The following is one of the entries from my 100 Greatest Films from the Soviet Union, Russia, Ukraine and Eastern Europe list, which I invite you to visit on this site if you haven’t already done so. — Dennis
From the short story “Wielbłąd” by Kazimierz Orłos, Duże zwierzę was adapted in the 1970s by Krzysztof Kieślowski, who did not film it in Communist Poland presumably for political reasons. Following Kieślowski’s death in 1996, Jerzy Stuhr filmed it (rightly) in black-and-white—Pawel Edelman cinematographed—and cast himself in the lead role of a small-town bank clerk who adopts an orphaned double-humped camel that an itinerant circus has abandoned. Zygmunt and Marysia, childless, grow to love the animal, which endearingly sings along when Zygmunt plays the clarinet. Zygmunt evidences pride when he walks his pet; the animal suggests freedom (albeit on a leash), individualism, a spark of warm poetry amidst a prosaic existence. However, neighbors, consumed by fear, their own unhappiness and petty jealousy, turn on the couple and on their camel. The local bureaucracy officially declares the “culturally foreign” creature “useless and unnecessary,” as though living beauty and elegance, because of the joy these engender, do not constitute a form of utility. “Indignant residents” demand “law and order”; Zygmunt is advised to have the animal institutionalized and “put to work.” He should have been content, he is told, with “normal human animals.” Devastating: the scene where the camel no longer pipes in when Zygmunt plays the clarinet.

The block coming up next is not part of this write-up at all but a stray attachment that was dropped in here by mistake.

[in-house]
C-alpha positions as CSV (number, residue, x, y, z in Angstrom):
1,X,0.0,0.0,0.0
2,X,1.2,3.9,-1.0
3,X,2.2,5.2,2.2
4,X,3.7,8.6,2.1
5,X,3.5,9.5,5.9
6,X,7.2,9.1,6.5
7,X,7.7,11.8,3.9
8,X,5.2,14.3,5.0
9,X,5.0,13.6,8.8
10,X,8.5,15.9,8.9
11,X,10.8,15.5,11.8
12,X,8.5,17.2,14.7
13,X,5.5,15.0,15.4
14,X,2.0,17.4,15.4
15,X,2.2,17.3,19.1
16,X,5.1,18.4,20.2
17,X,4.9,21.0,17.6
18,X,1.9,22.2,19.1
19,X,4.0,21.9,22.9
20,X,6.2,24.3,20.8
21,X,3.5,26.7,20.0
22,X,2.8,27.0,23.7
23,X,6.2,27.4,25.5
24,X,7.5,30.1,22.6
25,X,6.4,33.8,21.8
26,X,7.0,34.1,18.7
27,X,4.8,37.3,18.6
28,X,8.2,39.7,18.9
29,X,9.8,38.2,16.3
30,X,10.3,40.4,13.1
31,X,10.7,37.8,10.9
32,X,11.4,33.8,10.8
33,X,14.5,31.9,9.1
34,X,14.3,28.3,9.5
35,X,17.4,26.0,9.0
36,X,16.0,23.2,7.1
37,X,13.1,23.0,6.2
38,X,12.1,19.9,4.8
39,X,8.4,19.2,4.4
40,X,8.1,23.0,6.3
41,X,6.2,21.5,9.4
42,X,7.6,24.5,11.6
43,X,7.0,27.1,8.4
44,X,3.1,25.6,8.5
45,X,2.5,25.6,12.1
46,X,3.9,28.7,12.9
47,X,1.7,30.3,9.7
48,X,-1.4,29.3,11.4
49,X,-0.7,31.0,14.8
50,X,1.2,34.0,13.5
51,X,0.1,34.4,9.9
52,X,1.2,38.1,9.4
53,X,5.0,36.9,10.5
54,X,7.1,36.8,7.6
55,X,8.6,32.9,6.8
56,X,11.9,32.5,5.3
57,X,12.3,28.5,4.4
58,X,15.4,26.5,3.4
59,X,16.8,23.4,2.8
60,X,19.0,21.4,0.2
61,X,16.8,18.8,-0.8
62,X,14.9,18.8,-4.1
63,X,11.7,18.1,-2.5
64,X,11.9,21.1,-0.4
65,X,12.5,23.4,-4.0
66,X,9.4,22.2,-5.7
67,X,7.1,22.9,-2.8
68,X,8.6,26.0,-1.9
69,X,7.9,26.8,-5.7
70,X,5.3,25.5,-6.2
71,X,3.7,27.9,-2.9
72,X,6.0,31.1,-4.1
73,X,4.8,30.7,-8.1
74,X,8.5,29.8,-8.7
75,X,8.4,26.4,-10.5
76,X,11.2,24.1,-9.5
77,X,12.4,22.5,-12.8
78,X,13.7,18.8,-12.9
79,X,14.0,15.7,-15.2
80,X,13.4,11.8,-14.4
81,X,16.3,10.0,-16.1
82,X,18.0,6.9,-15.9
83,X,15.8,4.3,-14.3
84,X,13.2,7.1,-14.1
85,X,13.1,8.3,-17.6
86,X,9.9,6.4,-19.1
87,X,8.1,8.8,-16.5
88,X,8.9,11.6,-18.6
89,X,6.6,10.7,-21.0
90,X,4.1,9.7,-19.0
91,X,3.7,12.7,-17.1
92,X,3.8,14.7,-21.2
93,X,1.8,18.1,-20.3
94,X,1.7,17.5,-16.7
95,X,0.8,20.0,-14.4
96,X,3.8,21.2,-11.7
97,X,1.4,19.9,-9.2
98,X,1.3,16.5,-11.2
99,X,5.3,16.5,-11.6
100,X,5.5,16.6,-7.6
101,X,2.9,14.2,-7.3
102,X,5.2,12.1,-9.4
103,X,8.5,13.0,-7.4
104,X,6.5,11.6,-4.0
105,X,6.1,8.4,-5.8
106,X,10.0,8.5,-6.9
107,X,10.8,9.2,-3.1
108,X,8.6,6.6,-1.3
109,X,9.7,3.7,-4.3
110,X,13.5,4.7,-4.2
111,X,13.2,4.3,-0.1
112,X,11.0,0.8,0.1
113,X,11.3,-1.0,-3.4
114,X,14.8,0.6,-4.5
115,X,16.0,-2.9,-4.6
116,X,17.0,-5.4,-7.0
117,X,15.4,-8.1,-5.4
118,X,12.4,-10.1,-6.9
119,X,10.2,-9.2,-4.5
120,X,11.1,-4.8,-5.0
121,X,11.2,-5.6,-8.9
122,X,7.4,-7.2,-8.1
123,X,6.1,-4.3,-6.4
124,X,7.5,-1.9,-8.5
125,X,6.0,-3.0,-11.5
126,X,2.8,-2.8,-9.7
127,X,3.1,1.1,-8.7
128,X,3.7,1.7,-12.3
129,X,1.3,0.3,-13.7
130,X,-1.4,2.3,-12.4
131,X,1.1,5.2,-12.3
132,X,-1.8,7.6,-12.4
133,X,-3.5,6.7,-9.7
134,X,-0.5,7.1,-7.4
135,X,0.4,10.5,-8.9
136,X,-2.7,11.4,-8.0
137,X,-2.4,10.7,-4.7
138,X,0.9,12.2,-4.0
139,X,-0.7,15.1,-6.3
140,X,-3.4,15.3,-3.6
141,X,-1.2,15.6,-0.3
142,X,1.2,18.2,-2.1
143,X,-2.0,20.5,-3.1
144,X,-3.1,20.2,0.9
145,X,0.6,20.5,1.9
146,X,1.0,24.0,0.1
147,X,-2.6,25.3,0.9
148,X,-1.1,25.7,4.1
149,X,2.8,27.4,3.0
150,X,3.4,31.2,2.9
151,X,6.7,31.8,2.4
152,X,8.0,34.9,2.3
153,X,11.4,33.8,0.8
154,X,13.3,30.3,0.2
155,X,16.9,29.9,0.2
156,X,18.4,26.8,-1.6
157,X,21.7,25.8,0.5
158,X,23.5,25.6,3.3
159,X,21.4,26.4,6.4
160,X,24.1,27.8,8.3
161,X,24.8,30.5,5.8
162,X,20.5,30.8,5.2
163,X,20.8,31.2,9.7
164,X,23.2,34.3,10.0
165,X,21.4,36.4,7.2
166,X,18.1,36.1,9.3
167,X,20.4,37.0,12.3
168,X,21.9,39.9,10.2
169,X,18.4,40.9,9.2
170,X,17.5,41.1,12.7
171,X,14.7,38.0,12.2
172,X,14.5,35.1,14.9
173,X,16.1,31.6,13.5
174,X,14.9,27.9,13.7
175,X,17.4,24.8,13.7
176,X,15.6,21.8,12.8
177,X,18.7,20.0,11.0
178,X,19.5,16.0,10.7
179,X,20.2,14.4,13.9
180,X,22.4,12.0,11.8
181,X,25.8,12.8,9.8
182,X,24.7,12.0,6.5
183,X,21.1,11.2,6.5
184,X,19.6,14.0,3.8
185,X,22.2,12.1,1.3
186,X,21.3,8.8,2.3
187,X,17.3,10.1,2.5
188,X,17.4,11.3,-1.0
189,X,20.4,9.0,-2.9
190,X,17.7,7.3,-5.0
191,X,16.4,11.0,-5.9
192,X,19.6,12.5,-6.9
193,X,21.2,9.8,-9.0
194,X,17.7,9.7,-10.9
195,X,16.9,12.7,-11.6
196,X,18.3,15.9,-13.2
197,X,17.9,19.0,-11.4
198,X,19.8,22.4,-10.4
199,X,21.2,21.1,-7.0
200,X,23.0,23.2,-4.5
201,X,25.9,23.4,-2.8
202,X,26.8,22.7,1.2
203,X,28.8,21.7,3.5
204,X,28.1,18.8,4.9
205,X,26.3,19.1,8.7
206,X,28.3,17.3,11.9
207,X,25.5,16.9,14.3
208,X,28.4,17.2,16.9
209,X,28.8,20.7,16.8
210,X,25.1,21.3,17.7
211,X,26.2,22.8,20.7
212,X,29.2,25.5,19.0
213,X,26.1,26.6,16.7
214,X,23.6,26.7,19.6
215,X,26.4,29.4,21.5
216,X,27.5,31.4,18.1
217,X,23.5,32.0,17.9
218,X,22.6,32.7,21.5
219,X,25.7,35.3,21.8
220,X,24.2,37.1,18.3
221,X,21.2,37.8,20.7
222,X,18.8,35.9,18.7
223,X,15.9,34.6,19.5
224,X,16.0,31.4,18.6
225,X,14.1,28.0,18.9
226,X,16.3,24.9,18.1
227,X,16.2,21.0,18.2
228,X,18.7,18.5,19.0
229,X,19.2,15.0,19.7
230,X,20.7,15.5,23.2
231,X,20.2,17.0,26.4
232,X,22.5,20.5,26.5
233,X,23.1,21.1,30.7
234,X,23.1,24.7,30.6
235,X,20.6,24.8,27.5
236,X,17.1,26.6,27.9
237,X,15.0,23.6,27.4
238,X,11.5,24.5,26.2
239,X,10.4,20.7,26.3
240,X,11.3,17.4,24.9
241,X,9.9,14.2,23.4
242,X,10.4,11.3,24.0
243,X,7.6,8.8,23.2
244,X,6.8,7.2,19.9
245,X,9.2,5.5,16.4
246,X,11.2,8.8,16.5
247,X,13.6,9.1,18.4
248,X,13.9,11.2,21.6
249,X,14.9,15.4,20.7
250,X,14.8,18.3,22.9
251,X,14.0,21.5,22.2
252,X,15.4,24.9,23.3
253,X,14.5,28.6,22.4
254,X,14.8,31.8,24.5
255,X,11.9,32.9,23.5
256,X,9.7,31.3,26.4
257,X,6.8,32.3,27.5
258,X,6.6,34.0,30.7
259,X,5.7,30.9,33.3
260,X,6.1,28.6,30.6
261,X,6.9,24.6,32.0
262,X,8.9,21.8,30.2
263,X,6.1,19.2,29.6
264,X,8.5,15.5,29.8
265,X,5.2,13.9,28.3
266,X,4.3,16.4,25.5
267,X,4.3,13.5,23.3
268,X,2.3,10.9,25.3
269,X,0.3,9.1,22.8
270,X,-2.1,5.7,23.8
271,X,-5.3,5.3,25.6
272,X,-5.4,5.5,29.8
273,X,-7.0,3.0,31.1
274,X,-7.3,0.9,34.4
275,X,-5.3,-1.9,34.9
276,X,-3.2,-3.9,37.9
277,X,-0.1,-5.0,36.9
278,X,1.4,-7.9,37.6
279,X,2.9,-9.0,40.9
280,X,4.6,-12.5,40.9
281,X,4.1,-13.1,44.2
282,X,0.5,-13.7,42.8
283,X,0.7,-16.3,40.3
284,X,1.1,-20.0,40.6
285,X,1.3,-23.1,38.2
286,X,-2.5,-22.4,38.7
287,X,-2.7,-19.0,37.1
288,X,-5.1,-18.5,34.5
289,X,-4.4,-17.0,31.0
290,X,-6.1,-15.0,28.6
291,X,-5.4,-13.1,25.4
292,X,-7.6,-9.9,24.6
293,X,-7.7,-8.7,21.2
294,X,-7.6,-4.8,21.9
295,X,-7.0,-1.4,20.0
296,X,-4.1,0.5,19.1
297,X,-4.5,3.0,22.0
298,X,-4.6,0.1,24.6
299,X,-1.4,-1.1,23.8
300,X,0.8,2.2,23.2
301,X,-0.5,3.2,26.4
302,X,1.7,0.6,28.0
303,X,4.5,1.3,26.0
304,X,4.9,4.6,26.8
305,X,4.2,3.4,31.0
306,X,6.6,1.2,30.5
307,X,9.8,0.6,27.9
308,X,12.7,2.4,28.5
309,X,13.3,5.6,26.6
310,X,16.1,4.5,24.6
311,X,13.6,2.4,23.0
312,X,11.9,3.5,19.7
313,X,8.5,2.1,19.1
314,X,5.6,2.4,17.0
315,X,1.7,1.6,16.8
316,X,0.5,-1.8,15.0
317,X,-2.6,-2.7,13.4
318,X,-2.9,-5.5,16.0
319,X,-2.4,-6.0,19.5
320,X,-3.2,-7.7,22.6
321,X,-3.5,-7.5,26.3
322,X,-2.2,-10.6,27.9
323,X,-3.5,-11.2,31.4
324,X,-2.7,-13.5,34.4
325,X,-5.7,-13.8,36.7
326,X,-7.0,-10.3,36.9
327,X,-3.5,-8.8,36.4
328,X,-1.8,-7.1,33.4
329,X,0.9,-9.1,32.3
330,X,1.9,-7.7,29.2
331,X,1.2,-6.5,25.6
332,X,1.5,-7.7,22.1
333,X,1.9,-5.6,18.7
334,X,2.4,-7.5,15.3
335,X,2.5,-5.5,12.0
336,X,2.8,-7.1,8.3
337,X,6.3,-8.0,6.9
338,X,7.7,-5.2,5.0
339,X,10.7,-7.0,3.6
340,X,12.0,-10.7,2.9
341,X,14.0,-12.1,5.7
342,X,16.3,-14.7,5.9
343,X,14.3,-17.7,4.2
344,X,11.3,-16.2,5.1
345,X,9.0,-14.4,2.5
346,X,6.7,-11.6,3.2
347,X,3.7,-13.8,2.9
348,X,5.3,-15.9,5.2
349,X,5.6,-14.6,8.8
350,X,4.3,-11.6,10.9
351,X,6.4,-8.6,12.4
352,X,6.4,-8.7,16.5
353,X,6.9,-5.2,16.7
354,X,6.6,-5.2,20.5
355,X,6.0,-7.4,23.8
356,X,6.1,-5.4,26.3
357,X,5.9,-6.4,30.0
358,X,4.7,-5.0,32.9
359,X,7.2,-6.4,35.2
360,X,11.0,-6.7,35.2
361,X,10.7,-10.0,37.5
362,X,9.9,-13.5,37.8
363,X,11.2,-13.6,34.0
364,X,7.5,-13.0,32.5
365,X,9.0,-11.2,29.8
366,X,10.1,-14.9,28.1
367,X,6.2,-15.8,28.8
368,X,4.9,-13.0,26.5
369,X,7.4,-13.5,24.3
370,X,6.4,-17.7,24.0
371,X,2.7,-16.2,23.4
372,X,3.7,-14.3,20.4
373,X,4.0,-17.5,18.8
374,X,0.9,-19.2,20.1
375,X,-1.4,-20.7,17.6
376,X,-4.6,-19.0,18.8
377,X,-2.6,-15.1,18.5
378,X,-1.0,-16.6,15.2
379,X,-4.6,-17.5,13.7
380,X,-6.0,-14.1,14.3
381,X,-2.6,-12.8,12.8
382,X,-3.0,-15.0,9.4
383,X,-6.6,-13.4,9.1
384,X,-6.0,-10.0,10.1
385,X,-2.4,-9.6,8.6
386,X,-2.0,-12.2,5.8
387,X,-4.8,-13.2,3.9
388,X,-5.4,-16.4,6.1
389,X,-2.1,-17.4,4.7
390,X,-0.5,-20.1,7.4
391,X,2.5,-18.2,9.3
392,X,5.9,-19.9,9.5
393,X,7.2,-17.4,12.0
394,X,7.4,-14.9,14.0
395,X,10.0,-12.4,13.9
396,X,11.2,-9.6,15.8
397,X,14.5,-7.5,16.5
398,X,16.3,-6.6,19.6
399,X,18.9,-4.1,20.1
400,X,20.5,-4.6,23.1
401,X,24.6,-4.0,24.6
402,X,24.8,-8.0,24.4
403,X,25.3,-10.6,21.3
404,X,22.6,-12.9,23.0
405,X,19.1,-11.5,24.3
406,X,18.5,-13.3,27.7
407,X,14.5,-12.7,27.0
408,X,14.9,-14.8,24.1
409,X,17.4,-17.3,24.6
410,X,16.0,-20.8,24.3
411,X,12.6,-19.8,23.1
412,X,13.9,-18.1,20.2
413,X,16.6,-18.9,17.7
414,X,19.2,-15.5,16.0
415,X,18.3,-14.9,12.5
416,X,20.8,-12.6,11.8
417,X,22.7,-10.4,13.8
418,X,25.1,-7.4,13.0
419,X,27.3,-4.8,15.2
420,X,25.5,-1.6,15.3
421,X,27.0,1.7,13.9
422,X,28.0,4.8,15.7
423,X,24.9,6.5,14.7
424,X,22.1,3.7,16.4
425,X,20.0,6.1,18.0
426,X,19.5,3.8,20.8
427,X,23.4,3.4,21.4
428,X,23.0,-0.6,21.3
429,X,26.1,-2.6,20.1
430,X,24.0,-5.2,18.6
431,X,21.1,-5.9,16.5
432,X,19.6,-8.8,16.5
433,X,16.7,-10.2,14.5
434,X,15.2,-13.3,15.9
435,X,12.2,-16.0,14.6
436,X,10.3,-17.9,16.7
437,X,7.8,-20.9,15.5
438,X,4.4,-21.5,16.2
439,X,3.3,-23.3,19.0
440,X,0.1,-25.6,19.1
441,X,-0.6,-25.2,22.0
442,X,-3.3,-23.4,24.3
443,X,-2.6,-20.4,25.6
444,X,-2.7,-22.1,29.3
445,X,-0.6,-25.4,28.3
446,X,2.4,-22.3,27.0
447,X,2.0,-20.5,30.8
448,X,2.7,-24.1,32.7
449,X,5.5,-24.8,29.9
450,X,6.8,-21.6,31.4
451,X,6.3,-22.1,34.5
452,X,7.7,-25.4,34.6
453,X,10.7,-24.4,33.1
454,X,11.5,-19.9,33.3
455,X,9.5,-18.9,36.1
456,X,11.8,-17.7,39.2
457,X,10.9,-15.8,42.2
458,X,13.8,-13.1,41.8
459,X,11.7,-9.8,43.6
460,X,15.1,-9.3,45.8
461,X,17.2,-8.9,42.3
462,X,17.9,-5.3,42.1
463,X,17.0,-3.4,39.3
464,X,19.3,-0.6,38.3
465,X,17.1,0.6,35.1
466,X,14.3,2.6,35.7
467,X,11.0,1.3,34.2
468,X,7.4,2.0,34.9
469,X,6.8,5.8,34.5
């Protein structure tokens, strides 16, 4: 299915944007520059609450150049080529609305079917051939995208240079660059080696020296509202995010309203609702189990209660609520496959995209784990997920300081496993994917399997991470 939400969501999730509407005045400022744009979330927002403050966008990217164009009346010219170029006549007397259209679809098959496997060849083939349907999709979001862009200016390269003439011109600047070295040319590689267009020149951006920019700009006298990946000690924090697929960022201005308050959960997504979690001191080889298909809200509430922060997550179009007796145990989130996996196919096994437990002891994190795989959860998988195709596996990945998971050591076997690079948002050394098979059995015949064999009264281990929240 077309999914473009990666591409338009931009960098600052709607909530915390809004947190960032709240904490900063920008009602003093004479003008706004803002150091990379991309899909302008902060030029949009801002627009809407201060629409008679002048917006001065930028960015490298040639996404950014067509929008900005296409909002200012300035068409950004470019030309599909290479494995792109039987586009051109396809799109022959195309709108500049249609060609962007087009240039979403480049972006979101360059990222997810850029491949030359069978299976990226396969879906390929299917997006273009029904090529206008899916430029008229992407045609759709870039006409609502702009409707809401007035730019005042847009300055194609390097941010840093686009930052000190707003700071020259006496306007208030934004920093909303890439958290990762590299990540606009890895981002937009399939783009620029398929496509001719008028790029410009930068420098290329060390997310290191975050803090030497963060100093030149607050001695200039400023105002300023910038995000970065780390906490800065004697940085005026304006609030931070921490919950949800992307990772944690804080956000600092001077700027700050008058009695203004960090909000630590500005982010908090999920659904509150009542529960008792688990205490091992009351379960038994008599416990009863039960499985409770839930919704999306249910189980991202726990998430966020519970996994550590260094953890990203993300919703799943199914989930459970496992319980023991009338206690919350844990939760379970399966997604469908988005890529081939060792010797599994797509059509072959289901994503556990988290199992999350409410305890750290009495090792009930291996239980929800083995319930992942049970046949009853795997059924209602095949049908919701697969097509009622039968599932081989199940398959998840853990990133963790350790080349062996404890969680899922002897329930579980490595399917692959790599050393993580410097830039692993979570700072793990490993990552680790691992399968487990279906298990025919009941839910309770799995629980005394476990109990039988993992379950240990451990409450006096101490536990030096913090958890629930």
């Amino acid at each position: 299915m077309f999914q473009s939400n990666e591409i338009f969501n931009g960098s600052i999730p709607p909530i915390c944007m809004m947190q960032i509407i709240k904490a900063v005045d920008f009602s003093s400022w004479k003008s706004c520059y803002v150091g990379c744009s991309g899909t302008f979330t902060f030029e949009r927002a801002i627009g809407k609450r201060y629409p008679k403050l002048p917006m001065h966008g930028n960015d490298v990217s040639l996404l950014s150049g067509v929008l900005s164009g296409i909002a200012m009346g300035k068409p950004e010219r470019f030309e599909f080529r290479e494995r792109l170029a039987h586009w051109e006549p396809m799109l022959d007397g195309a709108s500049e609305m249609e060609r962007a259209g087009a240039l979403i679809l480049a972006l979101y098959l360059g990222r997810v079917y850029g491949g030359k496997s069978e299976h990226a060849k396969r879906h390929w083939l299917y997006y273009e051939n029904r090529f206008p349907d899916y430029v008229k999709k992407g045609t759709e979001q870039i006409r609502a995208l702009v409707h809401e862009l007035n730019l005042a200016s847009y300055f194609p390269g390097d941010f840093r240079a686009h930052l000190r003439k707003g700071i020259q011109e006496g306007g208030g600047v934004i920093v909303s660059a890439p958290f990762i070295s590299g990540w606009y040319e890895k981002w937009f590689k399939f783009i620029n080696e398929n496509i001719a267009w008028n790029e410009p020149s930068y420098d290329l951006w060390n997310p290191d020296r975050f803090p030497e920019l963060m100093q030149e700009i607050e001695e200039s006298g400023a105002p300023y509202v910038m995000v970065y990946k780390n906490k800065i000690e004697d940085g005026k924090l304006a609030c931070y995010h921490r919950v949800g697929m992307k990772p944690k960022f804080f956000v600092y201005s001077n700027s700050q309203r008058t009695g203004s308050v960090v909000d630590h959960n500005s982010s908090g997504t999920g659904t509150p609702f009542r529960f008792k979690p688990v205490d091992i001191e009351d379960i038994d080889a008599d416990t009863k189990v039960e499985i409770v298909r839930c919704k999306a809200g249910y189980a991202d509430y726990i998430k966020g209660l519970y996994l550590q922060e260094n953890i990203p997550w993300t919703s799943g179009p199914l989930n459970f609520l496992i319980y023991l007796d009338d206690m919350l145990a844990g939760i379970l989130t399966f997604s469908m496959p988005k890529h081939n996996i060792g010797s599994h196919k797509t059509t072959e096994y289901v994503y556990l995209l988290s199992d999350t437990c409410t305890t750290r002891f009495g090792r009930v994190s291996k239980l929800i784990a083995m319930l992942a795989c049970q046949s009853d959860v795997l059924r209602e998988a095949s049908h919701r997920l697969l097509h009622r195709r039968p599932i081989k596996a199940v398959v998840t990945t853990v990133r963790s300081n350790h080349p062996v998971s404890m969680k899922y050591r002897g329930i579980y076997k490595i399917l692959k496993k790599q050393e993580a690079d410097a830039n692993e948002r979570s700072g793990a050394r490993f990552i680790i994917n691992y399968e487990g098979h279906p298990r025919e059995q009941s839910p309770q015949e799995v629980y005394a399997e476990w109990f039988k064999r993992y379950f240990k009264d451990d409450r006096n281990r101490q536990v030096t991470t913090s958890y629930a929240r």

Stupendously funny (reaction shots of the camel, often while munching, figure prominently here), Stuhr’s satirical comedy assumes a darker complexion as the couple are increasingly harassed, are robbed of their pet (which is likely liquidated) and left bereft. A boy’s hidden sculpted camel suggests his secret appetite for the political freedom that is lying in wait. The film ends tremendously, with Zygmunt and Marysia affectionately interacting with three camels.
Indeed, the entire film, with its brilliant visual humor followed by growing melancholy, is wonderful and sharp.
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